No surprise, but it still hurts

Schools once again face sizable state aid reduction

Schools locally and across the state are digesting figures in Gov. Andrew Cuomo's executive budget, released Tuesday, Feb. 1, and most are reluctantly drafting plans to dismiss employees in the coming year.

Cuomo's proposal calls for a $1.5 billion, or 7.3 percent, reduction in state aid to school districts (bringing such aid to a $19.4 billion item, or 29 percent of the state budget). If his figures are adopted by the legislature and there is at least tacit support for his proposal from many lawmakers it will the the third year running schools have seen aid fall.

Since the culling would be weighted by need, suburban schools here in the Capital District would all see more than a 7.3 percent reduction. In the Bethlehem Central School District, aid would decrease by about $2.7 million, or around 10 percent. That's close to what administrators expected.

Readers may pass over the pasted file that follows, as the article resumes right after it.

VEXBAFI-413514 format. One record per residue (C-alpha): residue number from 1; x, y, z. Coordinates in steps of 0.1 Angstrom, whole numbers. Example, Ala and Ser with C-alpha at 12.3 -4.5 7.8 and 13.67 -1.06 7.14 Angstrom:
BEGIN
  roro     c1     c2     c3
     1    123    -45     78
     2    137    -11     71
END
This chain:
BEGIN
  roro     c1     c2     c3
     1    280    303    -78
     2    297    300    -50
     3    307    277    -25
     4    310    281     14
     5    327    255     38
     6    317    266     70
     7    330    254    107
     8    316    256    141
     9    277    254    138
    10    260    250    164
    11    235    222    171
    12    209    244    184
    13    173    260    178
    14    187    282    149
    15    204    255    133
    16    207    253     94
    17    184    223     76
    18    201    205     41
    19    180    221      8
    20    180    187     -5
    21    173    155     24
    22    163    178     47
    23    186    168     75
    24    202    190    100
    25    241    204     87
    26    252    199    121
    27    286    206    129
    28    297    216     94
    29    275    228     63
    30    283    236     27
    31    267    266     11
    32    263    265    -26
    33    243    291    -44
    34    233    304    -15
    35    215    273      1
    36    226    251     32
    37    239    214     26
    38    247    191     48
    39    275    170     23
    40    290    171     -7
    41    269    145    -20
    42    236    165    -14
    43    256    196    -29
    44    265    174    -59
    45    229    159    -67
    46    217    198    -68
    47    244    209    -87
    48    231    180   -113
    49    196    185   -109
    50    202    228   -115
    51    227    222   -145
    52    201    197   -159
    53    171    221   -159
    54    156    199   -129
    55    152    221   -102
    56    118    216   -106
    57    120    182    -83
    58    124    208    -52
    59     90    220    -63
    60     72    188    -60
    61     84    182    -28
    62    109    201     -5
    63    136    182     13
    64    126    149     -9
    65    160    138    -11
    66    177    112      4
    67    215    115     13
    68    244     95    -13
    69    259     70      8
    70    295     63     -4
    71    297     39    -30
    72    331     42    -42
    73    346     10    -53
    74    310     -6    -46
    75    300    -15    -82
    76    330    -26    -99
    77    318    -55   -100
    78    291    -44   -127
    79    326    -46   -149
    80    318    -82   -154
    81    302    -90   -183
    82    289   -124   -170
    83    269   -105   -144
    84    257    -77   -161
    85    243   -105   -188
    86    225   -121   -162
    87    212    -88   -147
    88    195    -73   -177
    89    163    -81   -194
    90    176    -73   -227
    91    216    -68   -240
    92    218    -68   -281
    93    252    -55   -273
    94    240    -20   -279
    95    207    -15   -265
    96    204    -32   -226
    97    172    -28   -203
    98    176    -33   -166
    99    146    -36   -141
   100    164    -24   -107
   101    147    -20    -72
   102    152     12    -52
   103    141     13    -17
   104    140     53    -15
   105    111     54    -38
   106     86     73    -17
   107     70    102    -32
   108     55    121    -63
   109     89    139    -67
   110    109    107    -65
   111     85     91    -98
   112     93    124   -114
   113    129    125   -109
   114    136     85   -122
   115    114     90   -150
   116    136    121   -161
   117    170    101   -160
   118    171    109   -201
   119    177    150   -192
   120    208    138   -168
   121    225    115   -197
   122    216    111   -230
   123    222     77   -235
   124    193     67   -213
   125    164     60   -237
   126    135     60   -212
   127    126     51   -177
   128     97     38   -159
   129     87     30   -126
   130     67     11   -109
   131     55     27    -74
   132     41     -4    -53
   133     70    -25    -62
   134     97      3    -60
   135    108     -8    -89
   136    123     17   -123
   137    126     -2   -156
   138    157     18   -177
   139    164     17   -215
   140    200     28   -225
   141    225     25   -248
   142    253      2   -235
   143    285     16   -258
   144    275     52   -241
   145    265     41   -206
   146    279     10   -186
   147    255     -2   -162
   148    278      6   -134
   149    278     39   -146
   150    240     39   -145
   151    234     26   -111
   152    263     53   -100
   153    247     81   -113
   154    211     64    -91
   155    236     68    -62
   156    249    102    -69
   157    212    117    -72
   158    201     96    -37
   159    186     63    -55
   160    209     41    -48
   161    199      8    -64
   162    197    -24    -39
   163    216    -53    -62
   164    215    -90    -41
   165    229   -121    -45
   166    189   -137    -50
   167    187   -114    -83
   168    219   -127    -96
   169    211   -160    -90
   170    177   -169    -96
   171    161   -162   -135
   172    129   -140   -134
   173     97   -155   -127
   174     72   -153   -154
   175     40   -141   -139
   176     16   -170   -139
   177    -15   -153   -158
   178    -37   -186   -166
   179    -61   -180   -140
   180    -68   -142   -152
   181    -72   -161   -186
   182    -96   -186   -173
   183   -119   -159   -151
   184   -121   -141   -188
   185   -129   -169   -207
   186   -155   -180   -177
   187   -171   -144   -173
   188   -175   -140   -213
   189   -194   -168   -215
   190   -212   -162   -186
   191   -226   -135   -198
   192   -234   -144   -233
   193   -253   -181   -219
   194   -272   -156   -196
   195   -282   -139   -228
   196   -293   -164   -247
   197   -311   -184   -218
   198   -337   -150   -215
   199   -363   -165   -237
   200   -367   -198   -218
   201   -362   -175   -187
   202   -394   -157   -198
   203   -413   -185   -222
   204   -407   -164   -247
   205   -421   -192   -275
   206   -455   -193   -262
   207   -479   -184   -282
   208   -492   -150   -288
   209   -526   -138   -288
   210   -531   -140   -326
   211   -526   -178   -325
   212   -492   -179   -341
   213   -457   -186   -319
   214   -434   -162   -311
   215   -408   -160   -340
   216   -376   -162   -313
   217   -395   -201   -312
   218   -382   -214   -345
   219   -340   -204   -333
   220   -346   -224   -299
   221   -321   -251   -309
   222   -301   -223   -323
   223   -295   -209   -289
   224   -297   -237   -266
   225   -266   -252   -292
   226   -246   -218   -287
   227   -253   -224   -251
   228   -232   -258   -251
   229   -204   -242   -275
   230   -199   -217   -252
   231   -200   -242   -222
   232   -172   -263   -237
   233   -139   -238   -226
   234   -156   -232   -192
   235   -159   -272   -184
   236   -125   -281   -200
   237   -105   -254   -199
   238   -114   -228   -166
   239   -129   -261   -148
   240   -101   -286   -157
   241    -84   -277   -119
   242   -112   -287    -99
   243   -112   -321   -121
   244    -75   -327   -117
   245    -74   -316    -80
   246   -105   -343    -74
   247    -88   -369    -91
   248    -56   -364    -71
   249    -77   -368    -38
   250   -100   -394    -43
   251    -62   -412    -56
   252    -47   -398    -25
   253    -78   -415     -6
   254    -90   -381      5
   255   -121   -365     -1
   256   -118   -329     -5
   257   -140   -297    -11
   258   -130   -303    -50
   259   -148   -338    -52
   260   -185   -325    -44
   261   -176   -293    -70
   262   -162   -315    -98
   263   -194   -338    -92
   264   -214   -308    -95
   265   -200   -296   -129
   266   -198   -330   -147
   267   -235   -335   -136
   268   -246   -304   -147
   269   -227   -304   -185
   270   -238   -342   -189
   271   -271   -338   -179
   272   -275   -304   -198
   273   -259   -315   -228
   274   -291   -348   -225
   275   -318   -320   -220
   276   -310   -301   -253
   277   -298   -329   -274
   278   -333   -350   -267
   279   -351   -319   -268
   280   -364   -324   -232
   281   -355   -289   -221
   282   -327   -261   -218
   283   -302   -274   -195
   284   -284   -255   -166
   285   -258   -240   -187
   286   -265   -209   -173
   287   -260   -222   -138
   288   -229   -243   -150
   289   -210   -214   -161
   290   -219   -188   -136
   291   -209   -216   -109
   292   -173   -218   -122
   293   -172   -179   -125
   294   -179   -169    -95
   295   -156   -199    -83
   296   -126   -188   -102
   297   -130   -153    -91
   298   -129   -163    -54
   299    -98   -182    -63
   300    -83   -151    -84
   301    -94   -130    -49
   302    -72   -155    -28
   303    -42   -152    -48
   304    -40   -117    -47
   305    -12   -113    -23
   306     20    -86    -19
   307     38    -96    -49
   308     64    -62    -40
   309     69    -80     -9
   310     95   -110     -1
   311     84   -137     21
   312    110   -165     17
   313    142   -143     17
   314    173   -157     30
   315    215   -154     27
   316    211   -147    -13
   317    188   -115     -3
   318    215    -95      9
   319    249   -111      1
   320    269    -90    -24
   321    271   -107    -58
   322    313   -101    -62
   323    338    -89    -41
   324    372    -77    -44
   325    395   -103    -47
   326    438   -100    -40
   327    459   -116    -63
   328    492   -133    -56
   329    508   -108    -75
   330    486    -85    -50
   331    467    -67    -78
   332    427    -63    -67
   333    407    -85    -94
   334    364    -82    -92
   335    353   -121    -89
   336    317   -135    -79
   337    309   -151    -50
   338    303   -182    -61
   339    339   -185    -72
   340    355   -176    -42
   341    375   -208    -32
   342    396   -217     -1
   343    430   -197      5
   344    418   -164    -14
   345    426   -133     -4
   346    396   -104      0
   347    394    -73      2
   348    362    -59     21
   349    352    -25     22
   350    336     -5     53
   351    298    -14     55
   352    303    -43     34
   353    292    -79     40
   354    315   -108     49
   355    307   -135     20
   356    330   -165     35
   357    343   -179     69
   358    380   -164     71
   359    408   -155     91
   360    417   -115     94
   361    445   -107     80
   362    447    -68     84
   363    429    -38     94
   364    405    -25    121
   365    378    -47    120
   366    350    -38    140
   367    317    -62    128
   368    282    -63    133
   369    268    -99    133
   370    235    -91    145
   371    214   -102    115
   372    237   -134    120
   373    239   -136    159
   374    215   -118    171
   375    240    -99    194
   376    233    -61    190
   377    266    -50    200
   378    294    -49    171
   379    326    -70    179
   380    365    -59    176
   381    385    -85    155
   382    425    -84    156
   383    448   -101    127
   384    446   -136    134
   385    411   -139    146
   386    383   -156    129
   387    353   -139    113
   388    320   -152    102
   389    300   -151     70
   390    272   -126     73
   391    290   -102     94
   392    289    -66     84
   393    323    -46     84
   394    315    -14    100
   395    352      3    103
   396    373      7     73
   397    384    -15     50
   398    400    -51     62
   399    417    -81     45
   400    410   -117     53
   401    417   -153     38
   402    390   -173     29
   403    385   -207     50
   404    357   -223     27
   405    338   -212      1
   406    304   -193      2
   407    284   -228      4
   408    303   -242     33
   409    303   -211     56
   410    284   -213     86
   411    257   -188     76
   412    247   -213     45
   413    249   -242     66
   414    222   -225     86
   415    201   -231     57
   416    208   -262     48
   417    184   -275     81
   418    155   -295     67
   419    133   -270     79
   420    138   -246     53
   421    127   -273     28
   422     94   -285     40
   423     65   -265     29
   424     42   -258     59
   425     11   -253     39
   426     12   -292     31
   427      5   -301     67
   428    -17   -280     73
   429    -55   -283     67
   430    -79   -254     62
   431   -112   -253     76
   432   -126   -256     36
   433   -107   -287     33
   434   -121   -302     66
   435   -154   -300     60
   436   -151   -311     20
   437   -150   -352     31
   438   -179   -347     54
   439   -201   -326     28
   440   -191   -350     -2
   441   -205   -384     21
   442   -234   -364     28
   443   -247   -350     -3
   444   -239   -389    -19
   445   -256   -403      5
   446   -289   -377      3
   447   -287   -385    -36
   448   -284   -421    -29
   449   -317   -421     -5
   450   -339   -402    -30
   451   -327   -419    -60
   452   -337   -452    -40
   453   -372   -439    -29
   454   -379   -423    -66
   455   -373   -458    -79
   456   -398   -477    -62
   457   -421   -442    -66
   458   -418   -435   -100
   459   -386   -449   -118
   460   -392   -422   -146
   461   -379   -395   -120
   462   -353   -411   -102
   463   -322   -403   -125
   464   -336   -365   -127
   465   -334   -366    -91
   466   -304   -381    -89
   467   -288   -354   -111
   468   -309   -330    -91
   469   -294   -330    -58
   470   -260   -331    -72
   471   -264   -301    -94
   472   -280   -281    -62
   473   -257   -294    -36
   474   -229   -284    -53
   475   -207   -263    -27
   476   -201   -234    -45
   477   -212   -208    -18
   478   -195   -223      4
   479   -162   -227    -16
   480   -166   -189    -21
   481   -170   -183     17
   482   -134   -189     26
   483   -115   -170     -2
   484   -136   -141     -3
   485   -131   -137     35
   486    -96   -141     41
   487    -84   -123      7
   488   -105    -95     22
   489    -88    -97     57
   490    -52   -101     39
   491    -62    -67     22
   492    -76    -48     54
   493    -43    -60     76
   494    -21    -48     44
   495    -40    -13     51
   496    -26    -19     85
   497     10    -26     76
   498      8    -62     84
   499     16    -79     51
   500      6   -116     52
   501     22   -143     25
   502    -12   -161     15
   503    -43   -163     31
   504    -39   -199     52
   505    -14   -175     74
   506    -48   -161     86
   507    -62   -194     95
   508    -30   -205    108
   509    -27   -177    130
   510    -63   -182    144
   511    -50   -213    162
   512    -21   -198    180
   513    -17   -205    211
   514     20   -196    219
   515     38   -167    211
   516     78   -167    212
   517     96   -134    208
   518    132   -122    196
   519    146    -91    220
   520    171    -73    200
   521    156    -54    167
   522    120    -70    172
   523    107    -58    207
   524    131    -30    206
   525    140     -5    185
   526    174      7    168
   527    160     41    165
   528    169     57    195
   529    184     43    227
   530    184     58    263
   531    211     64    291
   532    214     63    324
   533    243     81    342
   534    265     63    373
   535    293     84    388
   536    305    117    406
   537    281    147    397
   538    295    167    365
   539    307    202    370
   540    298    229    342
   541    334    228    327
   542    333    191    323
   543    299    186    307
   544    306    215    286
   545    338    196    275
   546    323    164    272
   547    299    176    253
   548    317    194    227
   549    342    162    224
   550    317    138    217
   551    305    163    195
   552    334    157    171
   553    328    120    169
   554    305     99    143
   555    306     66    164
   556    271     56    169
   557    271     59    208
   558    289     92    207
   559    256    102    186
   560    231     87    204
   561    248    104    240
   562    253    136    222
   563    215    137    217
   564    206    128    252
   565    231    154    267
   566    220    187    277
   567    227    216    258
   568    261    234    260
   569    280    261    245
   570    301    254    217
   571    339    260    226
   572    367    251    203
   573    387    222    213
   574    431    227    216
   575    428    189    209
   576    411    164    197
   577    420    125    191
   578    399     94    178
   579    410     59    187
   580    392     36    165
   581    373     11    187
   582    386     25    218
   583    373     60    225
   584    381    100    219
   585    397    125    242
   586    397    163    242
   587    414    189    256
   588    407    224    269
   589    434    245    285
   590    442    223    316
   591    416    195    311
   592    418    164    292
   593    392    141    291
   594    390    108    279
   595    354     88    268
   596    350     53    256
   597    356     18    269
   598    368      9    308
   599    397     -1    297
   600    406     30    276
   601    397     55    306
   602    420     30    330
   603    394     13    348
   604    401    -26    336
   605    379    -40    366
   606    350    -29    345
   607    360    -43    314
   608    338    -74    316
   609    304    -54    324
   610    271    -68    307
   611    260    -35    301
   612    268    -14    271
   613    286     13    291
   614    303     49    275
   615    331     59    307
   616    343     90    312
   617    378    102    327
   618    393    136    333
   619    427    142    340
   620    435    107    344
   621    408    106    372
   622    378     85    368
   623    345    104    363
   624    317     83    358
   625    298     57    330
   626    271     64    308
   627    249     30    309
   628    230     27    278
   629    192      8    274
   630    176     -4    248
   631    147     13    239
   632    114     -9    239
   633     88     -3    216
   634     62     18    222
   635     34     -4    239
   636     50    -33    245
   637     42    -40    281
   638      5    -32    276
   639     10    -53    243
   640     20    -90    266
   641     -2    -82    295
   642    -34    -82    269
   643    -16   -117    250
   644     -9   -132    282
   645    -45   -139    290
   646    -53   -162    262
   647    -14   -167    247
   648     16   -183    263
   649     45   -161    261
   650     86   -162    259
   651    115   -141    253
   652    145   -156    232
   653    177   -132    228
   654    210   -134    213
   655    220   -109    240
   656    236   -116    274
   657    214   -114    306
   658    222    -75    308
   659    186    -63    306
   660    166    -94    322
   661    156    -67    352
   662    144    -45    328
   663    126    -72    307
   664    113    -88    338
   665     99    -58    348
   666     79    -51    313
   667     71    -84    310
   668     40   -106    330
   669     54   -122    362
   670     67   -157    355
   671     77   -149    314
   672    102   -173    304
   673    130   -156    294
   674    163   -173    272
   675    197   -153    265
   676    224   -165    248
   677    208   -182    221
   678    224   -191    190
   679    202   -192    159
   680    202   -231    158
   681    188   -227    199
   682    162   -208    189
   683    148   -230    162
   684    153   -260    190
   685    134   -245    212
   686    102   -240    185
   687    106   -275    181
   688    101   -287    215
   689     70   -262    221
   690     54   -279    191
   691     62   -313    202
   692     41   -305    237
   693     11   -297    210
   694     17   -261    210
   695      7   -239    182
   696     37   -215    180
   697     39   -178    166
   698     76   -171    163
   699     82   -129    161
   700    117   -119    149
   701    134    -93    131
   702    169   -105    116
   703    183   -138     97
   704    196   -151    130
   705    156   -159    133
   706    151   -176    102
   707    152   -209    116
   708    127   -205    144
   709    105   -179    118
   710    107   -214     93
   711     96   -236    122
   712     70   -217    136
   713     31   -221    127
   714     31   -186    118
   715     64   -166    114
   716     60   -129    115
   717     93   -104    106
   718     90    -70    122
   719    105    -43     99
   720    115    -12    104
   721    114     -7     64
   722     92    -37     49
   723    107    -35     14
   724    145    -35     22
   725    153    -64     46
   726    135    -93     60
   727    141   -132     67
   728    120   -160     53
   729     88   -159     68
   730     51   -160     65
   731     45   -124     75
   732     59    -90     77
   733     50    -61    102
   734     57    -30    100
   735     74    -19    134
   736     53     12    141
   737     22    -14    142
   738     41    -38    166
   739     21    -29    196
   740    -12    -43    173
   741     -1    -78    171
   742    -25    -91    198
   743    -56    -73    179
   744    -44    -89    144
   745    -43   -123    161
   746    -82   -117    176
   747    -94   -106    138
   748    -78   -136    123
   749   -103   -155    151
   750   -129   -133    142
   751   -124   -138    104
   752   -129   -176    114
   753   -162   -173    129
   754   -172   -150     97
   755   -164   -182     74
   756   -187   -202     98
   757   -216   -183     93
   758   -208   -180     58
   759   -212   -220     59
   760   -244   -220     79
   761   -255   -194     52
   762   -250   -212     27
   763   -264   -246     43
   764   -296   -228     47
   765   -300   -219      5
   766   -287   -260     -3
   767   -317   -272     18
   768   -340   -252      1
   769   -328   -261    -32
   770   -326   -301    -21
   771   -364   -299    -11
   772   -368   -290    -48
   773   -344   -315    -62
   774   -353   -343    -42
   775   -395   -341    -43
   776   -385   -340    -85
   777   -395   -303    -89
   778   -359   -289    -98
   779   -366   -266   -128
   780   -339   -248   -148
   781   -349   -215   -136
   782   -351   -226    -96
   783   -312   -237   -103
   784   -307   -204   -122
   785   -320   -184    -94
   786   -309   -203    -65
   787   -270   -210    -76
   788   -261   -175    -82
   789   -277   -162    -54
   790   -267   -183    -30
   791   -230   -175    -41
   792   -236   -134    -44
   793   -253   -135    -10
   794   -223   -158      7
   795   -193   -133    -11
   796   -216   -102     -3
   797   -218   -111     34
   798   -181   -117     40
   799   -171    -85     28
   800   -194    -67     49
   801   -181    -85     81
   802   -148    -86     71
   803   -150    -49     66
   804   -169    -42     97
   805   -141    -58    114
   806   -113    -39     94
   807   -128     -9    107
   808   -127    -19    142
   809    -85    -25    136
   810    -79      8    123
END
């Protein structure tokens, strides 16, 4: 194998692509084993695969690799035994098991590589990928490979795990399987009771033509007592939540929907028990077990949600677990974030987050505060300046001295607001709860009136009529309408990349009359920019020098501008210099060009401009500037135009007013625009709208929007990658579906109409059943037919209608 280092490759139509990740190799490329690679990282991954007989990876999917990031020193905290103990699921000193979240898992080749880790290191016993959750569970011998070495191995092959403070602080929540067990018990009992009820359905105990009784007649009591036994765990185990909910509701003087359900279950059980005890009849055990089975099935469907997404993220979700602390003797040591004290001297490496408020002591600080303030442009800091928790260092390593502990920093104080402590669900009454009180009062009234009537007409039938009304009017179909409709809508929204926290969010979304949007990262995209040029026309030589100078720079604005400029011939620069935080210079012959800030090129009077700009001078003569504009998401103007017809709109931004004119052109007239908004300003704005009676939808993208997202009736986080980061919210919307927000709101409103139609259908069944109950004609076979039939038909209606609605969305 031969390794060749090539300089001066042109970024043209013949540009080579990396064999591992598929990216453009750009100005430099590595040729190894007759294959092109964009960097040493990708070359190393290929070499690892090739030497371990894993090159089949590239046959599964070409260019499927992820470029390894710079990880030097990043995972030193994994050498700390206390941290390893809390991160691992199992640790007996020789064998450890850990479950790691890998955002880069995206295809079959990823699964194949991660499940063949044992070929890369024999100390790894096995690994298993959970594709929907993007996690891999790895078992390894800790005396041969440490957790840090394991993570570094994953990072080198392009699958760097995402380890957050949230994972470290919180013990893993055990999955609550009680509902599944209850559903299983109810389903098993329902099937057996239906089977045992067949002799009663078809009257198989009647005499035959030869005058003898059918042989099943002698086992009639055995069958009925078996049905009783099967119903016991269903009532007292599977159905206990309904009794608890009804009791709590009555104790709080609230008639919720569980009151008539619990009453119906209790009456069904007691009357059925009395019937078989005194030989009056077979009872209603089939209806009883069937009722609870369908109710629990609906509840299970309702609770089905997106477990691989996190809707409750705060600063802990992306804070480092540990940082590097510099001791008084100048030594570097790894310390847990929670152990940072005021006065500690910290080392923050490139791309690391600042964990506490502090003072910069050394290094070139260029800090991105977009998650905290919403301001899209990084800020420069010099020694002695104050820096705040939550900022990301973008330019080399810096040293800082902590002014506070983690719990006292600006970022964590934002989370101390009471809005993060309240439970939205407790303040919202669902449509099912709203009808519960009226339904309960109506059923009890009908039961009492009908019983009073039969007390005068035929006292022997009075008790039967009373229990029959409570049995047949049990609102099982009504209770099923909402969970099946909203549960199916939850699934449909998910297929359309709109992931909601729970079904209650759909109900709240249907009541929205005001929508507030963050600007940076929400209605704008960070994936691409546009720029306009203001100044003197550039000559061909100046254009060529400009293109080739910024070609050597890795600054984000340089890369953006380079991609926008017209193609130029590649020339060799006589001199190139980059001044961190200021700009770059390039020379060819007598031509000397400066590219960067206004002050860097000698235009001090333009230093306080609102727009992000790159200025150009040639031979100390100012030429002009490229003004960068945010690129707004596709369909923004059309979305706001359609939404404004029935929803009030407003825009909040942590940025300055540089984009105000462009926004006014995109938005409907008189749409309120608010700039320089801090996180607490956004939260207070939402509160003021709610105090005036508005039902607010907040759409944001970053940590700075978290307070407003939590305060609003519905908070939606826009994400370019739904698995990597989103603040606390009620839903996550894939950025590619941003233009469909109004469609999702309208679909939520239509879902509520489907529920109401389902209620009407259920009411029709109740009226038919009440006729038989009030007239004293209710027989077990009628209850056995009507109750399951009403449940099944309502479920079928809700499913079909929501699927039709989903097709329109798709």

"It was probably wise for us to prepare a worst case scenario," said Superintendent Michael Tebbano of the district's ongoing budget discussions. "We're going to be losing more personnel."

At a budget forum in late January, Tebbano said the district could stand to cut 20 teachers and a number of other staff and still fall well short of closing a $5 million gap.

Similarly, Guilderland Central School District Superintendent Marie Wiles expects to be putting a seriously reduced spending plan to the school board in coming weeks. There, the proposed aid cut is $2.1 million, or about 9 percent, which when coupled with increased expenses (salaries and benefits) makes for a $4.2 million gap on an $82 million budget.

"We anticipated something pretty close to this," Wiles said. "There is no way to make up that difference without reducing our employee basewe can't get $4.2 million out of materials, supplies and field trips."

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